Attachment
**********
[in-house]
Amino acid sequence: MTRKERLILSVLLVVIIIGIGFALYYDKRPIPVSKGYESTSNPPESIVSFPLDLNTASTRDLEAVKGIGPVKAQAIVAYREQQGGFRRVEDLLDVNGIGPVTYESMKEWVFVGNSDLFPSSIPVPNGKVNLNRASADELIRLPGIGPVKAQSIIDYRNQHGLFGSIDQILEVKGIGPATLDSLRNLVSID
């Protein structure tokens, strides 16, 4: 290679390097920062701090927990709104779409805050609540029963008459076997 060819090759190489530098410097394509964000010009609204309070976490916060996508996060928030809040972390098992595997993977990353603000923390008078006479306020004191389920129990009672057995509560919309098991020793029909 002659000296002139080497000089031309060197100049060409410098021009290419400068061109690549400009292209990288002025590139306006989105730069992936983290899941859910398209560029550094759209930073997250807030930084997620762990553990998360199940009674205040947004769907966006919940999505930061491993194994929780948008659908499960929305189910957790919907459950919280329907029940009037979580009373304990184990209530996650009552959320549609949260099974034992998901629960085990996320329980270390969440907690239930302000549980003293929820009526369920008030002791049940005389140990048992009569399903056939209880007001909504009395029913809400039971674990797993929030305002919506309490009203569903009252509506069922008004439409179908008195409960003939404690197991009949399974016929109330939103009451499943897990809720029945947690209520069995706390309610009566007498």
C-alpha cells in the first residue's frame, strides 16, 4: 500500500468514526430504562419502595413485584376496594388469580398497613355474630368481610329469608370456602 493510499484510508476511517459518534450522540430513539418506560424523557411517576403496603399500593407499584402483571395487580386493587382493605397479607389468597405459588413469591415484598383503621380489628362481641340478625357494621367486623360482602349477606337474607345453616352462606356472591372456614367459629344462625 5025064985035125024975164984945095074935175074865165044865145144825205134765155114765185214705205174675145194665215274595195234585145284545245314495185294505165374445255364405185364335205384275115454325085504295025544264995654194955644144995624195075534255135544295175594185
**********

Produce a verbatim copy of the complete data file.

[in-house]
Amino acid sequence: MTRKERLILSVLLVVIIIGIGFALYYDKRPIPVSKGYESTSNPPESIVSFPLDLNTASTRDLEAVKGIGPVKAQAIVAYREQQGGFRRVEDLLDVNGIGPVTYESMKEWVFVGNSDLFPSSIPVPNGKVNLNRASADELIRLPGIGPVKAQSIIDYRNQHGLFGSIDQILEVKGIGPATLDSLRNLVSID
């Protein structure tokens, strides 16, 4: 290679390097920062701090927990709104779409805050609540029963008459076997 060819090759190489530098410097394509964000010009609204309070976490916060996508996060928030809040972390098992595997993977990353603000923390008078006479306020004191389920129990009672057995509560919309098991020793029909 002659000296002139080497000089031309060197100049060409410098021009290419400068061109690549400009292209990288002025590139306006989105730069992936983290899941859910398209560029550094759209930073997250807030930084997620762990553990998360199940009674205040947004769907966006919940999505930061491993194994929780948008659908499960929305189910957790919907459950919280329907029940009037979580009373304990184990209530996650009552959320549609949260099974034992998901629960085990996320329980270390969440907690239930302000549980003293929820009526369920008030002791049940005389140990048992009569399903056939209880007001909504009395029913809400039971674990797993929030305002919506309490009203569903009252509506069922008004439409179908008195409960003939404690197991009949399974016929109330939103009451499943897990809720029945947690209520069995706390309610009566007498």
C-alpha cells in the first residue's frame, strides 16, 4: 500500500468514526430504562419502595413485584376496594388469580398497613355474630368481610329469608370456602 493510499484510508476511517459518534450522540430513539418506560424523557411517576403496603399500593407499584402483571395487580386493587382493605397479607389468597405459588413469591415484598383503621380489628362481641340478625357494621367486623360482602349477606337474607345453616352462606356472591372456614367459629344462625 5025064985035125024975164984945095074935175074865165044865145144825205134765155114765185214705205174675145194665215274595195234585145284545245314495185294505165374445255364405185364335205384275115454325085504295025544264995654194955644144995624195075534255135544295175594185